The Therapeutic Goods Administration (TGA) has provisionally approved the Pfizer/BioNTech coronavirus (COVID-19) vaccine for use in Australia. The TGA provisional approval is for individuals 16 years of age and older, with two doses required at least 21 days apart. As the vaccine rollout begins across 30–50 hospital sites, people who need protection the most will get the vaccine first. This includes aged-care and disability-care residents and workers, frontline healthcare workers, and quarantine and border workers.
The priority groups have been determined based on the advice of the Australian Technical Advisory Group on Immunisation (ATAGI), which oversees Australia’s immunisation program. The latest advice from Pfizer is that shipping and the first vaccinations are expected to be in late February. However, delays in shipping or production could see the rollout commence in early March.
Minister for Health Greg Hunt said the regulators at the TGA have been working tirelessly to introduce a safe and effective COVID-19 vaccine in Australia, adding that the approval of the Pfizer/BioNTech vaccine is a big step forward for the community. “There is intense ongoing work which will continue over the coming month, including batch testing of newly arrived doses, establishing cold storage facilities for the vaccine, training health providers to administer it, finalising distribution sites with states and territories, checking sites and protective equipment for safety, and scaling up systems for ongoing safety monitoring,” Hunt said.
The Australian Government is working with Pfizer to finalise the date of delivery of the vaccine, noting that Pfizer has experienced some temporary production delays from its European manufacturing plant as it increases production to meet global demand. In Australia, the vaccine will be rolled out in five phases, involving more than 1000 administration sites. “Australia’s vaccination program has been based on the medical advice from the medical expert panel led by Professor Brendan Murphy,” Hunt said. “As a result we are in the fortunate position of having secured 140 million doses of vaccine, one of the highest per-capita rates in the world. We will continue to review the medical advice and monitor and adapt to developments around the world.”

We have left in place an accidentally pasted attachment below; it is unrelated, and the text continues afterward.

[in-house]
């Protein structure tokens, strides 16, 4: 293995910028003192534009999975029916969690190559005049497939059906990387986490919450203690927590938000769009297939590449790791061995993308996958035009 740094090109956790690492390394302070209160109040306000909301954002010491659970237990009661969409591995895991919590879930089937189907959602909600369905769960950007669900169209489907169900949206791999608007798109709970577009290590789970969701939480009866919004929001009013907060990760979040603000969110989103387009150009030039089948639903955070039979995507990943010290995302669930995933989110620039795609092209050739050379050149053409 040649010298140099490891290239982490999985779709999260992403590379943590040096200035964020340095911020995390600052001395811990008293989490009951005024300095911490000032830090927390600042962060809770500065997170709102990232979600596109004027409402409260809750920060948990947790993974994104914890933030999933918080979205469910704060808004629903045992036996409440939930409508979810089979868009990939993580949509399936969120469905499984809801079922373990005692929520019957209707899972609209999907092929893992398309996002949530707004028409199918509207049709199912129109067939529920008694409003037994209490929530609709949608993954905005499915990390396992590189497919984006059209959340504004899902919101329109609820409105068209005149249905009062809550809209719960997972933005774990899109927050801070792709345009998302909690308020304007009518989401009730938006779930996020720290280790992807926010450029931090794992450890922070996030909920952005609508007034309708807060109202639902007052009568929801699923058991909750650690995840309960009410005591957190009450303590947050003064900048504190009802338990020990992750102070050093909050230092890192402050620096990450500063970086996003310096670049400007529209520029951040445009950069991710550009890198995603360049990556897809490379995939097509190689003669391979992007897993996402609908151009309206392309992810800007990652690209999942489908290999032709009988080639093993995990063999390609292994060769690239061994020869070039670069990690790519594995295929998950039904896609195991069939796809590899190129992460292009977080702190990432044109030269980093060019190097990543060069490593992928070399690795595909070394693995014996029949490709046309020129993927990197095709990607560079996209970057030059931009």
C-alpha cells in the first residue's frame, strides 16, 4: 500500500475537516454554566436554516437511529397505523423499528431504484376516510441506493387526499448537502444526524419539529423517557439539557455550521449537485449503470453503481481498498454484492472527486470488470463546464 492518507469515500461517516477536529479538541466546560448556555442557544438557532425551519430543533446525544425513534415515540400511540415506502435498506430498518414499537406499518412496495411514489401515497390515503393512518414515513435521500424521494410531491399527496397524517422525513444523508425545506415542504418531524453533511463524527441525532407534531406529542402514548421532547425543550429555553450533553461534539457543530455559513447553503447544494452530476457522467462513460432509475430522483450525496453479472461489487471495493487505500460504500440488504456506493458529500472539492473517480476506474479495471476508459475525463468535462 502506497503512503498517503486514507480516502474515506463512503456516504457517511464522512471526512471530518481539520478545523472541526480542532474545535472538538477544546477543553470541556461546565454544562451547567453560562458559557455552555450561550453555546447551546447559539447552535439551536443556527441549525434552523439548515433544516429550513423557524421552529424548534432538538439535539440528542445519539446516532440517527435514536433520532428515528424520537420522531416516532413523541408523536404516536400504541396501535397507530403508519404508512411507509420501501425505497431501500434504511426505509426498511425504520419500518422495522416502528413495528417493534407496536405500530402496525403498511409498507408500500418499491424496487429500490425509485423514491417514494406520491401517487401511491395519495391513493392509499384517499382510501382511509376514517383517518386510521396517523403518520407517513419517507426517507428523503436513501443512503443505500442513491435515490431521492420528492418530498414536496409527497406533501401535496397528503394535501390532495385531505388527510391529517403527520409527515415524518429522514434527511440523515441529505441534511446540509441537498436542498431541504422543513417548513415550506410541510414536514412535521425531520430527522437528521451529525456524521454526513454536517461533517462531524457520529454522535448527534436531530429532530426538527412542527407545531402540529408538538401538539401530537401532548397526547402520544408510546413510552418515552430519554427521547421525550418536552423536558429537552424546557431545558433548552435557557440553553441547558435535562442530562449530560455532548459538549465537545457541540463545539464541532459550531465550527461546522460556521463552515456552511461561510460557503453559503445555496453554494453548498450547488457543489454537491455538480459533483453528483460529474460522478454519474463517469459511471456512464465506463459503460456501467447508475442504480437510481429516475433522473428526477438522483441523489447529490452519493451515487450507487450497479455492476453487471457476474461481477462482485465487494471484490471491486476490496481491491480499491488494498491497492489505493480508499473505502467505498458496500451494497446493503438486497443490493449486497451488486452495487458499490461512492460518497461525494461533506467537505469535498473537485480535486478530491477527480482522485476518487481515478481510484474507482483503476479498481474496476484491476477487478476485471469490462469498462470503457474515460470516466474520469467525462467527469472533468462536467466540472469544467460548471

The Head of the TGA, Adjunct Professor John Skerritt, said the TGA has been working non-stop to get the Pfizer vaccine assessed, while maintaining rigorous standards of safety, quality and efficacy. Adjunct Professor Skerritt also expressed his gratitude for the TGA’s clinical and medical officers, scientists, pharmacists and experts in statistics, laboratory analysis and manufacturing assessment. “Our job is by no means done,” Adjunct Professor Skerritt said. “In fact, the monitoring of vaccine safety post-approval is an important part of the regulatory review of vaccines. We will also continue our work on the regulatory review for potential approval of other vaccines, notably the AstraZeneca and Novavax vaccines, as well as vaccines delivered through the COVAX facility.”
The Australian Health Protection Principal Committee (AHPPC) has provided advice that state and territory public health orders should not be utilised to require the COVID-19 vaccine for aged-care workers at this point. During a meeting on 22 January 2021, the National Cabinet agreed with the interim AHPPC advice on COVID-19 vaccination and aged-care facilities. The AHPPC has advised that Commonwealth and jurisdictional efforts should focus on communications to strongly encourage community uptake, which is expected to be high. There is currently a lack of evidence regarding the efficacy of transmission prevention, and there is not yet a clear date by which all residents, staff, visitors and carers will have had an opportunity to be vaccinated. The AHPPC will monitor the situation and reconsider this matter once further evidence becomes available.
During the National Cabinet meeting, Acting Chief Medical Officer Professor Michael Kidd provided an update on the latest epidemiological data and medical advice in relation to COVID-19. Professor Kidd revealed that through the actions of every Australian, a third wave of infections has been successfully prevented, with six days in a row of zero cases of local transmission. National Cabinet has also reaffirmed its commitment to the Australian COVID-19 Vaccination Policy, which details the roles and responsibilities of the Commonwealth, states and territories in rolling out the vaccine. Professor Murphy, who is Chair of the COVID-19 Science and Industry Technical Advisory Group, provided an overview of the arrangements underway to develop the Australian Vaccination Strategy and prepare for the rollout of COVID-19 vaccines to priority groups.
National Cabinet noted the development of the vaccination program implementation plan and reiterated the importance of close cooperation between the Commonwealth, states and territories on the rollout. National Cabinet has also reaffirmed its commitment to return international passenger arrival caps to previous levels on 15 February 2021. National Cabinet will also prioritise the return of Australians, with a shared focus on improving confidence in quarantine capacity to accommodate returning Australians. The Australian Government, states and territories, regulators, and the health and medical sectors are working together to finalise arrangements under the Australian Vaccination Strategy and detailed rollout plans.